How social media helps (and hurts) in a natural disaster

We can probably fill in the sentence "Social media has completely changed _____" with almost anything. Thankfully, instead of reporting on the latest trolling tactic, cyber-bullying campaign, or scam, we get to tell you how Hurricane Harvey has apparently driven us to social media to mostly help our fellow man.

"It's a natural progression within our culture," social media expert Chris Dessi said. "When people want to connect with their friends and their family, where do they go to reach the broadest audience?"

Increasingly, we see those with something to say, share, or ask posting their statement, thought, or question for friends, family, and strangers on social media.

"It's happening and it's saving lives," Dessi said.

During Hurricane Harvey, 911 call centers were inundated with calls and first-responders struggled to identify, find, and then reach the thousands in need of evacuation. So Twitter and Facebook continue to play a vital role in mobilizing volunteers, connecting with rescuers (professional and amateur), and helping those scared and potentially in danger not feel so alone.

"This is social media at its best," Dessi said.

A photo posted to Twitter of those stranded in feet of water in a nursing home outside of Houston received thousands of retweets and perhaps expedited their rescue.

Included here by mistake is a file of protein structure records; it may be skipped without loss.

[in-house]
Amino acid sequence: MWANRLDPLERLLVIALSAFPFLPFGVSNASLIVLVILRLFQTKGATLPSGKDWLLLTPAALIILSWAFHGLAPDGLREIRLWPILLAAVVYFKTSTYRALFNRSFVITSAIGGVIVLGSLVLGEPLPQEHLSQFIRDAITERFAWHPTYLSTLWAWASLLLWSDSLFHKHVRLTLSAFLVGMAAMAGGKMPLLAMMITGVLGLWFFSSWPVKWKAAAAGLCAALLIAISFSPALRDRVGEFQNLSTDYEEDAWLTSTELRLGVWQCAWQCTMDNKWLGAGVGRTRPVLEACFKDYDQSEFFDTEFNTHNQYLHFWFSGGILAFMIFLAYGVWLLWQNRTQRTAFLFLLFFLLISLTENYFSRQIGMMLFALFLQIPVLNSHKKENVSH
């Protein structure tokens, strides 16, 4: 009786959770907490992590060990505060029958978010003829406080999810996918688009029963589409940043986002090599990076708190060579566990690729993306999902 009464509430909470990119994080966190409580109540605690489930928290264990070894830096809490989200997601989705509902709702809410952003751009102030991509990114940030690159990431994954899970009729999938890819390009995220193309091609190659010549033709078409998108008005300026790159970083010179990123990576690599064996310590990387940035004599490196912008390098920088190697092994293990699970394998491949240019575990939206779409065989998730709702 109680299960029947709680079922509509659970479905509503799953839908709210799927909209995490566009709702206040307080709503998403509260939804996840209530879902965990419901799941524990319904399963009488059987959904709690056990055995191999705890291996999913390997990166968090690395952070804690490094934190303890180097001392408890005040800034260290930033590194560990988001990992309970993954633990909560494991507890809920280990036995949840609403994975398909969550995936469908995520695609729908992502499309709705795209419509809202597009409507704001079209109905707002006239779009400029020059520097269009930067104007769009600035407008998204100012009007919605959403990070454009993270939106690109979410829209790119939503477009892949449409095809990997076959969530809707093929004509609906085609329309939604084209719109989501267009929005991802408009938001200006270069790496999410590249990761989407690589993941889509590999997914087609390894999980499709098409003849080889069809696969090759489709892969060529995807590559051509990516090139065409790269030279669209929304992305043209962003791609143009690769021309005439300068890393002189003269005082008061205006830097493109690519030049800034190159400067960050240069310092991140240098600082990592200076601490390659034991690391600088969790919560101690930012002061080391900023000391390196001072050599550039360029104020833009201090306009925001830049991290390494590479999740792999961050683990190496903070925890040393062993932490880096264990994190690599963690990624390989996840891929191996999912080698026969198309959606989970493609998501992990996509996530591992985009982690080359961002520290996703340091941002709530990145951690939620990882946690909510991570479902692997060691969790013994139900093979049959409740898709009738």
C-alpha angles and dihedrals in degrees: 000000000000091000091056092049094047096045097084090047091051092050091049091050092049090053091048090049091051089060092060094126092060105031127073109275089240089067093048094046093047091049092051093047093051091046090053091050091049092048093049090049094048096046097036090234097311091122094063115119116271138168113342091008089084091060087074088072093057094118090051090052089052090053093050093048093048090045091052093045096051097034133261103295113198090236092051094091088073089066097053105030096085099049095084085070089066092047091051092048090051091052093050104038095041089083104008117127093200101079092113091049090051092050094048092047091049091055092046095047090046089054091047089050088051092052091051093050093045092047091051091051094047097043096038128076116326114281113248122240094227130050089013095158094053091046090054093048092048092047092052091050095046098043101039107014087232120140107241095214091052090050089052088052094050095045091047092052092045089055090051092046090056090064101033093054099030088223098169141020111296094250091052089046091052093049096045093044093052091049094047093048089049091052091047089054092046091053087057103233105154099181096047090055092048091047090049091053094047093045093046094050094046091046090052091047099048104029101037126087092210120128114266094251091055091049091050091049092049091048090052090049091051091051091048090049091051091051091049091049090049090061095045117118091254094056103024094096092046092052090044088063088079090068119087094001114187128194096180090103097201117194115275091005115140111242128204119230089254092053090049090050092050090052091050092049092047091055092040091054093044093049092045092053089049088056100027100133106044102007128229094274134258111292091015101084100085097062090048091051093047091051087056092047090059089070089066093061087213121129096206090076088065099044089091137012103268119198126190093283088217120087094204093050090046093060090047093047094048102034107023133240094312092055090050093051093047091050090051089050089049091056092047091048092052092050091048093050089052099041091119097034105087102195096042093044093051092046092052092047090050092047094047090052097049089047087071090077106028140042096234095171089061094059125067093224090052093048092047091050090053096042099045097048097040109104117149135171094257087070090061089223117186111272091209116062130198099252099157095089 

Volunteers calling themselves the Cajun and Texas navies patrol the flooded streets of Houston in a variety of personal boats answering social media calls for help.

And the barrage of social media pictures, videos, and posts has helped those both in and well outside the path of the hurricane to understand what is happening perhaps better than during any natural disaster before.

"There wasn't this really tight ecosystem of friends and family that you're seeing via Facebook, via Twitter and even via Snapchat," Dessi said.

All that attention has also attracted those merchants of chaos. A Photoshopped image of a shark swimming down a Texas freeway received tens of thousands of retweets.

"We're used to ignoring the knuckleheads when it comes to this kind of stuff," Dessi said.

Professional first responders still ask those in need of rescue to call to report their location and situation.